12 Months

    Around one year old, your little bundle of joy is going to start taking those first, highly-anticipated steps. Just like when they learned to crawl, this new development can set off the excitement and desire to run around and see the world. 

    While this may come earlier or later for your lil one, you can expect to see a change in sleeping patterns around the time of those highly independent movements. 

    18 and 24 Months

    Your baby is leaving the infant stage and entering toddlerhood. Of course, sleep regression doesn't discriminate and your toddler is likely to go through sleep regressions similar to those in their first year.

    Typically around the 18 and 24-month marks, your child may begin to experience disturbances like nightmares or night terrors. They also may develop a fear of the dark or even go through a whole new wave of separation anxiety. Just like their previous sleep regressions, this too shall pass. Stay strong momma!

    How to Manage Sleep Regression Symptoms

    Sleep Regression in Babies Advice

    Now that you know what sleep regression signs to watch for, it's time to tackle the management of difficult sleep regression symptoms. From keeping your baby content and comfortable to speeding up the time it takes to get back to normal, here are the tips you need to know.

    Offer Extra Feedings

    Many parents believe that if they offer extra feedings during the night, their little ones will never sleep through the night on their own again. 

    We understand that it took some serious time and energy to spread out feedings so you can get some rest, however, if your baby is asking for food, the best course of action is to give it to them. As we mentioned above, they may be going through a growth spurt that requires a little extra energy. 

    Up the nighttime feeds or even offer a little extra during the day to curb their hunger. Don't worry - it won't last forever. 

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    Comfort Without Bad Habits

    Giving your baby some extra love and kisses during the night won't damage their progress.

    However, it is important to avoid building bad habits or allowing the ones you've broken to return. 

    If you've ditched the pacifier once before, try to resist the temptation to bring it back. We also suggest steering away from rocking your baby to sleep as it may make it more difficult for them to self-soothe in the coming months.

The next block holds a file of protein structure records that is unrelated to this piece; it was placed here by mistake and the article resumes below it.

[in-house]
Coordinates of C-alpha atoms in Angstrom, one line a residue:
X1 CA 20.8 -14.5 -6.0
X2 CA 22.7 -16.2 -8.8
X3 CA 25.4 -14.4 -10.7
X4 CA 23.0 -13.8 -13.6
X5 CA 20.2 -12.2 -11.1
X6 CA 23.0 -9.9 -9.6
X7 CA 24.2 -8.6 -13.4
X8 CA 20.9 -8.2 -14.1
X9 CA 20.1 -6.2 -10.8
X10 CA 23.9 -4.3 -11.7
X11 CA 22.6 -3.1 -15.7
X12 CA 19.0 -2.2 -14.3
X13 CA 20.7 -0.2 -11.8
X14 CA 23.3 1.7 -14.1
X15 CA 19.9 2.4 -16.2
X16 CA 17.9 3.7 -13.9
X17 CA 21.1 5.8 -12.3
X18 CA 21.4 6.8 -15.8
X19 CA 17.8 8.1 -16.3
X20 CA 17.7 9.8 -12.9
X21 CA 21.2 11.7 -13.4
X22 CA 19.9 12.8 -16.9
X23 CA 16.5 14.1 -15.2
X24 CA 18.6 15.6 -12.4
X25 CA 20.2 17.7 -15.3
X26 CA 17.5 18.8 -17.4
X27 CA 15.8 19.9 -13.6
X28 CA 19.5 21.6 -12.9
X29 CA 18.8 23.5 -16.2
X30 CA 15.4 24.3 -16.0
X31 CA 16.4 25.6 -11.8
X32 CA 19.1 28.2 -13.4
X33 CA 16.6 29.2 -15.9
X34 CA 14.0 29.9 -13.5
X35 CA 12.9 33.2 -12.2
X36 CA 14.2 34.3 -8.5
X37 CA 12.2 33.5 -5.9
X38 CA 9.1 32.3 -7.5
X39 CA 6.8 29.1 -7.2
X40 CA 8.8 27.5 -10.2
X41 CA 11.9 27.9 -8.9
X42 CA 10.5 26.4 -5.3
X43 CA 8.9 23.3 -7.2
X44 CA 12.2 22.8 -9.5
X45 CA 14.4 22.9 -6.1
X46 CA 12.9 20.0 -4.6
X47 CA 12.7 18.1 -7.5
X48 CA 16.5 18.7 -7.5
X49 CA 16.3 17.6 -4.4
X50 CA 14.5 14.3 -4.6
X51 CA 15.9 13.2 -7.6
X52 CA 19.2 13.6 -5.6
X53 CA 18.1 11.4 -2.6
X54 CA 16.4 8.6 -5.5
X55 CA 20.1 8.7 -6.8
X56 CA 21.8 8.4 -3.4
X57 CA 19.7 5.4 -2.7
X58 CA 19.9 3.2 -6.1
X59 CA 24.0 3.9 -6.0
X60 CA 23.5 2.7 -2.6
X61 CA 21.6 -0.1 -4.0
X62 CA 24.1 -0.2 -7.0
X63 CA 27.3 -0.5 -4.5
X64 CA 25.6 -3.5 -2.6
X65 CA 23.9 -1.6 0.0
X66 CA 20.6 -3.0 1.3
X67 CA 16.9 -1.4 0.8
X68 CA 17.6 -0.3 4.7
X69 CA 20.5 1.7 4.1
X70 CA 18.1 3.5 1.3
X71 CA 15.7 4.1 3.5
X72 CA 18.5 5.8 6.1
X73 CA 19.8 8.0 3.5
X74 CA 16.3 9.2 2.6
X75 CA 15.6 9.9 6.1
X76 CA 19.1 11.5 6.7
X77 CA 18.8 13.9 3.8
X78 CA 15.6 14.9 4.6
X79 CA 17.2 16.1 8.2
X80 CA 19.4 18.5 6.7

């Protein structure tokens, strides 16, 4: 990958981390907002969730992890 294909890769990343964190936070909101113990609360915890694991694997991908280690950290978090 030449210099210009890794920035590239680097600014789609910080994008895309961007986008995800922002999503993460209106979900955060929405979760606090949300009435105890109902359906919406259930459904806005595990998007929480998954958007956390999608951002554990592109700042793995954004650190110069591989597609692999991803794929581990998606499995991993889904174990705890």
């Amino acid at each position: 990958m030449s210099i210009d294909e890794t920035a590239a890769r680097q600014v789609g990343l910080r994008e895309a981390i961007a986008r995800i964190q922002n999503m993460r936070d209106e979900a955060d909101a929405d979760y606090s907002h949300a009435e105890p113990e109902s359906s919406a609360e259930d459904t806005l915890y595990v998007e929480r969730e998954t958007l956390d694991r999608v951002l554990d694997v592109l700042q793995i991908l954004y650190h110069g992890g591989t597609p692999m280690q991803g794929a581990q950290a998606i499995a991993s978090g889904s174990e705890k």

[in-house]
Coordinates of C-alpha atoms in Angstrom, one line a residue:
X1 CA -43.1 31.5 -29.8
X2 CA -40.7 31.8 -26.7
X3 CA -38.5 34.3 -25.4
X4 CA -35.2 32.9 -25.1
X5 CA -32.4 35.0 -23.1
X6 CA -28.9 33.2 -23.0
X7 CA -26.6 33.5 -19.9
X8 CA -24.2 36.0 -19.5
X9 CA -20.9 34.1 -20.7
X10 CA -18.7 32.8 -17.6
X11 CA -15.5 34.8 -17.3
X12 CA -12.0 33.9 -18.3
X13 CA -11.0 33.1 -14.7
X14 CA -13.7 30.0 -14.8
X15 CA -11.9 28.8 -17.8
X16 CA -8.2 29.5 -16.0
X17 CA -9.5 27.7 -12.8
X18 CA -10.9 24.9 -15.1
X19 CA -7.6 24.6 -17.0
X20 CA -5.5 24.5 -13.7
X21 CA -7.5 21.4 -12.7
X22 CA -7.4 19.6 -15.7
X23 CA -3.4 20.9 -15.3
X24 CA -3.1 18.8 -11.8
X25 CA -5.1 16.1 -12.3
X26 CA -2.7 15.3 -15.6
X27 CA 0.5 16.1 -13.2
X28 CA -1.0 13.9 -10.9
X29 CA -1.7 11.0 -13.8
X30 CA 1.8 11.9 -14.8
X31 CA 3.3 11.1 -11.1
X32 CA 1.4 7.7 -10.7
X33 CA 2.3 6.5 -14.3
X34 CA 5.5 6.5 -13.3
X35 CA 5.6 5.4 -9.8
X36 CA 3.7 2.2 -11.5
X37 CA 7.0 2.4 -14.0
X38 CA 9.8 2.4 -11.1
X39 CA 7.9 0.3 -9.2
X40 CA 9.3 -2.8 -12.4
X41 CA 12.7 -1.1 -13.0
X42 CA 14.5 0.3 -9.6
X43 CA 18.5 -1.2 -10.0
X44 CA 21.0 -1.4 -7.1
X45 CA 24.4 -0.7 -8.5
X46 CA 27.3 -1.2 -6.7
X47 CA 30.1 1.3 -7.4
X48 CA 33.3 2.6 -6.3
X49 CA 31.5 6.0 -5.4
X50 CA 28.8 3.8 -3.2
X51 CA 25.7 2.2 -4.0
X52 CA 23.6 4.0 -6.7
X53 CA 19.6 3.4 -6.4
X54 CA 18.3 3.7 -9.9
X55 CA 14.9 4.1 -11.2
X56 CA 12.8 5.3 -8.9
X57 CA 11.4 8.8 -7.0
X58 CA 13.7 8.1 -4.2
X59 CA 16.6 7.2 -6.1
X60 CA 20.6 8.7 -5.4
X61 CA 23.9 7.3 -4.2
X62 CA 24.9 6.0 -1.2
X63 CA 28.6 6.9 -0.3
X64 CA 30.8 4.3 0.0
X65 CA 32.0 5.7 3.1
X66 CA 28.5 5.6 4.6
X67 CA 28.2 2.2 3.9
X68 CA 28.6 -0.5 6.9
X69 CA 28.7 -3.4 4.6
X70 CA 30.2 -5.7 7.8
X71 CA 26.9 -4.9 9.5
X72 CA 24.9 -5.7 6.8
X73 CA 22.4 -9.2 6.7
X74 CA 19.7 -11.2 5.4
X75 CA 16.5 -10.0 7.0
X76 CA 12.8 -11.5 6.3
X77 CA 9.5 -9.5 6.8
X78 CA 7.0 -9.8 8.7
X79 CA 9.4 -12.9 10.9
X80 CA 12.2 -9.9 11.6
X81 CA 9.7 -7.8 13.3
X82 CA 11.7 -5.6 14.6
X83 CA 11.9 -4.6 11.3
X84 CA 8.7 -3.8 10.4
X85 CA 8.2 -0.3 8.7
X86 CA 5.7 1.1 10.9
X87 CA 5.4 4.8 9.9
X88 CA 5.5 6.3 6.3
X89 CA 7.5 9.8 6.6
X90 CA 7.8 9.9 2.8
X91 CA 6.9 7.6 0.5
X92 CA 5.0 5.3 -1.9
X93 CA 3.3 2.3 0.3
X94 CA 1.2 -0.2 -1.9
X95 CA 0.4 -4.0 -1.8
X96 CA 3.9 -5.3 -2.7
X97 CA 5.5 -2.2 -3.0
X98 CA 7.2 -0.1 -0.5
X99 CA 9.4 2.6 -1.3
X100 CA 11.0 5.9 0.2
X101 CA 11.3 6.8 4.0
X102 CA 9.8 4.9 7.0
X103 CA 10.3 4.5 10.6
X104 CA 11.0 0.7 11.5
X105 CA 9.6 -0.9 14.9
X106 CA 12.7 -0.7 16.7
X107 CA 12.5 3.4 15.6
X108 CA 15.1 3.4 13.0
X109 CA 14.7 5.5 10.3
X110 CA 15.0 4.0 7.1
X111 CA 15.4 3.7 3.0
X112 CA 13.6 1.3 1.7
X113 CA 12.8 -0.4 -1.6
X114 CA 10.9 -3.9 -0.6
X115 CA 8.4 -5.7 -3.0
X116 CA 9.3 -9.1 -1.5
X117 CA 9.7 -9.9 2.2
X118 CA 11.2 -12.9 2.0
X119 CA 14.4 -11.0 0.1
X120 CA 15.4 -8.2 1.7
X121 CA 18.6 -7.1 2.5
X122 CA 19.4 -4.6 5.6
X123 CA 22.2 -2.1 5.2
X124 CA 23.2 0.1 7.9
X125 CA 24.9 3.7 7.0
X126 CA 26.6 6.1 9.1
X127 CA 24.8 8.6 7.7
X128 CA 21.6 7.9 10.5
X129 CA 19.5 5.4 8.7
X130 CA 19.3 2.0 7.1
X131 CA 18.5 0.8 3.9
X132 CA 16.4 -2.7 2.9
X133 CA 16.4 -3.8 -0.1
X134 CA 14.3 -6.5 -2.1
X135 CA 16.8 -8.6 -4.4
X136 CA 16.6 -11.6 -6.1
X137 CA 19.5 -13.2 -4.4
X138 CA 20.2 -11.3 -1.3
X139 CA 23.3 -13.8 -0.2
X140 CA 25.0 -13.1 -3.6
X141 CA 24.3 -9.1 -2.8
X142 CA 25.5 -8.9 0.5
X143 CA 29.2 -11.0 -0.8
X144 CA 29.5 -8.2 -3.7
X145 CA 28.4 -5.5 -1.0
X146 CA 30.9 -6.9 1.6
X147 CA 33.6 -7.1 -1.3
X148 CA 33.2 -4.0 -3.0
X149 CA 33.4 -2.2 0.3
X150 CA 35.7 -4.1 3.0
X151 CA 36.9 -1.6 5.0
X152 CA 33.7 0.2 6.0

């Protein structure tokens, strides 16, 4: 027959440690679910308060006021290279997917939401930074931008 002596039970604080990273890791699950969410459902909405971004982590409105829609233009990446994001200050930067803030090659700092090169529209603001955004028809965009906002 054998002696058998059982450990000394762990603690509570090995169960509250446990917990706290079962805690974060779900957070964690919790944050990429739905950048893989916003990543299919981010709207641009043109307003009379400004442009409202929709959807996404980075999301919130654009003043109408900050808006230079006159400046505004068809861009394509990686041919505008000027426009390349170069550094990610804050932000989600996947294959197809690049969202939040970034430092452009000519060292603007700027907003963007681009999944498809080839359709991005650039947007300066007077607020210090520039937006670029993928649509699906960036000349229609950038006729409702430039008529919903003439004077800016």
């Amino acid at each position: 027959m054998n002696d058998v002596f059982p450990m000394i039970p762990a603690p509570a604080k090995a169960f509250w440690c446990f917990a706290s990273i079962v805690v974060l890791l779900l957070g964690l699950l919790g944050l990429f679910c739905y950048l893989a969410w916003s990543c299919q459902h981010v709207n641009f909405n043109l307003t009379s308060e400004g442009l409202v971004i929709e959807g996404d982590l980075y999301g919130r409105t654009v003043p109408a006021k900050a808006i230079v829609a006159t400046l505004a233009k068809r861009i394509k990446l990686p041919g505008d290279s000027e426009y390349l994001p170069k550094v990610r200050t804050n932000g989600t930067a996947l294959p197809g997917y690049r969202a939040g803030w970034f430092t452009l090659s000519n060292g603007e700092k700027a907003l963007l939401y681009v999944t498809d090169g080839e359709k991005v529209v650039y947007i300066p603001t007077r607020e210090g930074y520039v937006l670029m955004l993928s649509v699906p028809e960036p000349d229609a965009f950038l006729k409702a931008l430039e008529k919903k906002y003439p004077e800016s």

Promote Self-Soothing

    Along with other sleep-training methods, allowing your baby to settle themselves for a few minutes before coming to the rescue can be a great way to encourage that independence and consistency they once mastered. 

    Learn Baby's Sleep Cues

    Believe it or not, an overtired baby is much more difficult to soothe. Rather than letting your baby hit this overtired stage, learn to watch for those sleepy signals and jump to your nighttime (or naptime) routine faster. 

    Some of these signals may include rubbing eyes, fussiness, or even looking away from you. As you learn your baby's unique cues, you can better respond to her needs. 

    Establish a Sleep Routine

    The more structured your nighttime routine is, the better chance you have of establishing consistent sleep habits

    Consider introducing soothing activities such as reading or bath time before bed and keeping it as consistent as possible to break through those difficult disruptions. 

    Ask for Help

    There's absolutely no shame in asking for help, especially when sleep regressions drag on for 4, 5 or even 6 weeks. 

    Chances are, after this long without consistent sleep, you'll begin to get pretty tired too. Rather than trying to manage it all yourself, lean on your partner, family, or friends for help to get through. 

    If your baby's regression seems to be going on forever, it may be a good idea to ask your pediatrician or other trusted healthcare professional for advice. 

    pixsee and Your Baby

    Now that you know what sleep regression is, when it may appear, and what symptoms to watch for, you too can master sleep regression management. No matter where you are in your sleep training journey, rest assured knowing that your child can and will sleep through the night - you've got this!

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    Need help identifying your baby’s sleep patterns? pixsee can help, click here to learn more.

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    publish:December 17, 2021, update:December 17, 2021